Thursday, December 23, 2010
Back to the Stable
Over the past couple of days, my Christmas thoughts have travelled back to the stable: where it all began. Sure, we don't know exactly what time of day Jesus was born, or even exactly which day he was born, but either way, it happened. Our Saviour was born, and we celebrate his birth at Christmas.
We know that a pregnant Mary, along with Joseph, travelled to Bethlehem to comply with a Roman census. We know that when they looked for a place to stay, the inn was full, so they were given the stable.
In my mind, probably like most, I picture the nativity scene - Mary and Joseph gazing adoringly at their little new bundle of joy, the Son of God, in a stable.
I started to wonder about some details. Sure, I'll never know about these things, but it's still fun to ponder them:
I wonder if before Mary and Joseph set off on their journey, Mary's mother gave her some woman-to-woman advice: "Now, Mary, when it's time to give birth, you'll feel contractions...and they will HURT. When those contractions are really close together, like less than a minute apart, you are probably going to be ready to push." Or, "When you're in labour, remember to breathe in with your nose, out with your mouth." Or, "You'll have to check to see how dilated you are, and when you are close to 10 cm (or whatever their unit of measurement was!), start to push like you've never pushed before!"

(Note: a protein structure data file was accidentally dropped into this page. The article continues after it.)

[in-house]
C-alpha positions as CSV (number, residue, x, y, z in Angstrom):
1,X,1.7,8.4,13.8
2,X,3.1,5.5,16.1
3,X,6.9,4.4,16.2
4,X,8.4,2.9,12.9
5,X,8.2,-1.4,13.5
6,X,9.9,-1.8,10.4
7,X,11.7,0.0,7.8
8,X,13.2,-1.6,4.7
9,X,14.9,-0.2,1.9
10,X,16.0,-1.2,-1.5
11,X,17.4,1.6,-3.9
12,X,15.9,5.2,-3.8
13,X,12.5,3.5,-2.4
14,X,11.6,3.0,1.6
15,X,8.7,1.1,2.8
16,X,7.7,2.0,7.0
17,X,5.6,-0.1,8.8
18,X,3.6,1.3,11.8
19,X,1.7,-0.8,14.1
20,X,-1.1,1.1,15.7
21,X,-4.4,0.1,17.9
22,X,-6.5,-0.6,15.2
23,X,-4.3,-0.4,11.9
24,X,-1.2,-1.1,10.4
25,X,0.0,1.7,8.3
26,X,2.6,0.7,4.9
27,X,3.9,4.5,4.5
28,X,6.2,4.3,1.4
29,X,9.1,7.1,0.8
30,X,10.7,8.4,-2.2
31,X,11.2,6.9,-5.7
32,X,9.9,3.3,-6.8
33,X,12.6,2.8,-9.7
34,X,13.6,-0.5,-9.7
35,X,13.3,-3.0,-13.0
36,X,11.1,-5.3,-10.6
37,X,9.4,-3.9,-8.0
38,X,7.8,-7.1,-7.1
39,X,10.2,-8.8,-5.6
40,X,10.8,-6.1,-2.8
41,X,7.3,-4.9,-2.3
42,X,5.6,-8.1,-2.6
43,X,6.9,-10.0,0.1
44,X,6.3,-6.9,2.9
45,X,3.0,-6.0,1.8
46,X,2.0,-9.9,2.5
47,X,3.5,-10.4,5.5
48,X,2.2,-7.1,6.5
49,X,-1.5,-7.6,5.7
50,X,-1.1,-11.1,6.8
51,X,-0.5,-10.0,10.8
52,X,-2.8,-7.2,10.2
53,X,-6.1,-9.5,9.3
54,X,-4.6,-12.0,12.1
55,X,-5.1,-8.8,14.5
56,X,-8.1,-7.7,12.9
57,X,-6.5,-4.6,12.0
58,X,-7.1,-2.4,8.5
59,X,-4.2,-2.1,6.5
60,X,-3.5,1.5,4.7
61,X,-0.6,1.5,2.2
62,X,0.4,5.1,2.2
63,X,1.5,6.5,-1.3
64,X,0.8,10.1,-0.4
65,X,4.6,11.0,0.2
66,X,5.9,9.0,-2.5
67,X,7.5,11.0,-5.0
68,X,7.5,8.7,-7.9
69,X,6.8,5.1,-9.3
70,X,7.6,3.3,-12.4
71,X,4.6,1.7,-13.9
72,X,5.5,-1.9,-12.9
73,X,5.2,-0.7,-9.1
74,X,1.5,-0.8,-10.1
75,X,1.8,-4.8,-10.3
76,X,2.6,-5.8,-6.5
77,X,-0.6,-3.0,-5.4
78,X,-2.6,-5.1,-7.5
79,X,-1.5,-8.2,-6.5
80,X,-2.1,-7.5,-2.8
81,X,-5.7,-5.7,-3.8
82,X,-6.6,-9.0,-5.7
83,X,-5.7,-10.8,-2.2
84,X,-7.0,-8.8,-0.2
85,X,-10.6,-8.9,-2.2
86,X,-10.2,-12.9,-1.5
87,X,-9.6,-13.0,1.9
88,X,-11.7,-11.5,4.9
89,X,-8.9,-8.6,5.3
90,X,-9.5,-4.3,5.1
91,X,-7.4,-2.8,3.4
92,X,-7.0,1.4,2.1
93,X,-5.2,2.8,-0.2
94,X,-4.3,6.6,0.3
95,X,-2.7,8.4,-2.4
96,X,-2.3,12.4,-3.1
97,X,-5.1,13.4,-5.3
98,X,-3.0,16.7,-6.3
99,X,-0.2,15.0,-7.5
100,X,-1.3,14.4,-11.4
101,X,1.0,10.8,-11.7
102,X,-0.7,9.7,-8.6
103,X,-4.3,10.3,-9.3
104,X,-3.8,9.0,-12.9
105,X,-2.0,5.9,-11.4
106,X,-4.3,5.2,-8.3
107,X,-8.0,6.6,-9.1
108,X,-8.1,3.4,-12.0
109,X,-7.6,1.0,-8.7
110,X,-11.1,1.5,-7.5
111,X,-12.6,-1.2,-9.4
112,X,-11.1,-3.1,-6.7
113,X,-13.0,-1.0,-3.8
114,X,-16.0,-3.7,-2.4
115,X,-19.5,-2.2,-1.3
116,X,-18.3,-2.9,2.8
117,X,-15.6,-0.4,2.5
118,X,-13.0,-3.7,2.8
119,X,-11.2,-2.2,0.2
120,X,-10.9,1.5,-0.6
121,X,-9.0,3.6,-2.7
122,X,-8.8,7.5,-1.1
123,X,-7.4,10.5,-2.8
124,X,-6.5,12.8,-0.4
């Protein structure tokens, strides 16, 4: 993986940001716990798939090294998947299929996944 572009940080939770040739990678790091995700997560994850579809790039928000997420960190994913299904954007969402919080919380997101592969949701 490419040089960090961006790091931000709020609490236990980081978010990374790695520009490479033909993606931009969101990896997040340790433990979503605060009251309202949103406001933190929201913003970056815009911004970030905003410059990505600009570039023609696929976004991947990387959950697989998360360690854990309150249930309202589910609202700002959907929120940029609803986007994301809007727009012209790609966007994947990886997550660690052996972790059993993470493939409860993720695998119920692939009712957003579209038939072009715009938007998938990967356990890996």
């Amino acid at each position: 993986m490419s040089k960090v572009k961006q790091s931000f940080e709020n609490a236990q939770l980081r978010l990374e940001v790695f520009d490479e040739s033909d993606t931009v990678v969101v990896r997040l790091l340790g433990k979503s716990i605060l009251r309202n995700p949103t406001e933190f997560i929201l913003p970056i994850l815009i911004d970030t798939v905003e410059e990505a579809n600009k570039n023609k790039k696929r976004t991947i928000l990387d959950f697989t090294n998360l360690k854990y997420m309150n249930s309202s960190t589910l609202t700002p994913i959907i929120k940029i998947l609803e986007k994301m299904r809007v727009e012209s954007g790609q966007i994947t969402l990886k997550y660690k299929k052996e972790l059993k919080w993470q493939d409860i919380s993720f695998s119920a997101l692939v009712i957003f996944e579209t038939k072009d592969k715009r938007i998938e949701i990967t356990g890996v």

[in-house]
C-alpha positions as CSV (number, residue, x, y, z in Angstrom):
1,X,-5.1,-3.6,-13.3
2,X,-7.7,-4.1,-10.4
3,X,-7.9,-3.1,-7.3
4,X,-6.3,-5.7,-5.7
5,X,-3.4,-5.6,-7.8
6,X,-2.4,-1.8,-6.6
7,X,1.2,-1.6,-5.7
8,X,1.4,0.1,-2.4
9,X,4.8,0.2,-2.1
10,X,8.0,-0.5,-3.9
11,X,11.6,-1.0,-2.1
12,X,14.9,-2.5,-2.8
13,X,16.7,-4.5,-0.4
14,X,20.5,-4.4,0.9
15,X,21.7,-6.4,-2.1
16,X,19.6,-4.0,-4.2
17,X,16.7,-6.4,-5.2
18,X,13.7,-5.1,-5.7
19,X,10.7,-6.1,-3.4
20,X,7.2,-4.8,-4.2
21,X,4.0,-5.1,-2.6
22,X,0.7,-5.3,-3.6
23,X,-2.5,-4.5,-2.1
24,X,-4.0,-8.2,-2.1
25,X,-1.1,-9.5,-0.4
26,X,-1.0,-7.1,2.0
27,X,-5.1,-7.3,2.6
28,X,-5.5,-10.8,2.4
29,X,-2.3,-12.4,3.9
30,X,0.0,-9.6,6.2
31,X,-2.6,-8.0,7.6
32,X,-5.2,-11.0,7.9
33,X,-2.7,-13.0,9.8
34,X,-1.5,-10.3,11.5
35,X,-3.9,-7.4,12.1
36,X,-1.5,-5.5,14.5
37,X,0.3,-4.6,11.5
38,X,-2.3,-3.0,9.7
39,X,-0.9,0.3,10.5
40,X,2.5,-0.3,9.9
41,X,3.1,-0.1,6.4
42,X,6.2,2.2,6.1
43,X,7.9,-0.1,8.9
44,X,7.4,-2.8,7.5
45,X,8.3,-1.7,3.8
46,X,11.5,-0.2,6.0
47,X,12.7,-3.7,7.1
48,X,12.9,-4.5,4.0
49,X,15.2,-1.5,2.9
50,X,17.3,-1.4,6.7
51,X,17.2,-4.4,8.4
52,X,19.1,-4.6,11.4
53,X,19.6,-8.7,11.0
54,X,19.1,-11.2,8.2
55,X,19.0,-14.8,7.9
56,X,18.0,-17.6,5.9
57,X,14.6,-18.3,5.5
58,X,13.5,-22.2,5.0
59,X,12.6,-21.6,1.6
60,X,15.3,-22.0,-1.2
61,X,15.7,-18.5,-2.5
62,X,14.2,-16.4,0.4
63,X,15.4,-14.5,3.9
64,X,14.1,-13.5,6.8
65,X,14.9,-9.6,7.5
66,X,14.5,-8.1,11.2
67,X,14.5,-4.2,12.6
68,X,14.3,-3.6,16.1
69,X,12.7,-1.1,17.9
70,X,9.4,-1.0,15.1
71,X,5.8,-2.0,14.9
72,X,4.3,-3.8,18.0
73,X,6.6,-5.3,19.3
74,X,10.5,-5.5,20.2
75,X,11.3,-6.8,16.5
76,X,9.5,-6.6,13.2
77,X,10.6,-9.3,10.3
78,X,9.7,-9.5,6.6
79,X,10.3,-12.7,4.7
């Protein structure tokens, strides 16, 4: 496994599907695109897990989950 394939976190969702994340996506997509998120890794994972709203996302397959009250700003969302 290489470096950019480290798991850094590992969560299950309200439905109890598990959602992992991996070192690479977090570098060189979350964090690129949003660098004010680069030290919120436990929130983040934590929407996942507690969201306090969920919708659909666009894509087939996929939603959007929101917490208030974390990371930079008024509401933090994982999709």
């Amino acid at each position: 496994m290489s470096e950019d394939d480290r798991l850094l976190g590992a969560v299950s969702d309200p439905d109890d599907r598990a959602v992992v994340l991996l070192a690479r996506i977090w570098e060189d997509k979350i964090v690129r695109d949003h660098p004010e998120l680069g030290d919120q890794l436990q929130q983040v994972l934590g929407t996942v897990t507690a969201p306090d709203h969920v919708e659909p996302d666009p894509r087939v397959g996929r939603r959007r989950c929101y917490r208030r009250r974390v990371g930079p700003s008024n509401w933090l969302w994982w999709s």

Was Mary afraid? Probably not. God was with her - knitting His Son being together in her womb - how could she avoid feeling an overwhelming sense of peace?
Did Mary have a long labour, or a short one? I can only assume that the labour wasn't all that bad - the Son of God must have made things easy on her. What about Joseph? Did Mary tell him, "Joseph, you have to check to see how dilated I am! CHECK!" I wonder if Joseph, in an I-have-no-idea-what-to-do manner, ran to the innkeeper for help when Mary was in labour. Did they collect some women who were staying at the inn for assistance? I can just picture a plump, matronly mother of eight marching to the stable and taking charge - sending volunteers in all different directions for hot water and clean linens, and wiping Mary's forehead with a cool cloth. Maybe the stable was buzzing with activity.
I bet the birth was straightforward (Jesus probably wasn't a breech baby) and I doubt there would have been any complications (of course God made sure that His Son was born without difficulty!) Who cut the cord? I wonder if Joseph did. I wonder if he was excited to cut the cord, or a little nervous.
What about the animals (the "friendly beasts")? Some people argue that animals have a keen sense of the spirit world, unlike most humans do. Did they sense that something supernatural was happening within their stable? I mean, the Son of God in human form was right there, in the cow's manger. What was their reaction?
Wow. Can you imagine being there and witnessing this glorious event? Wow.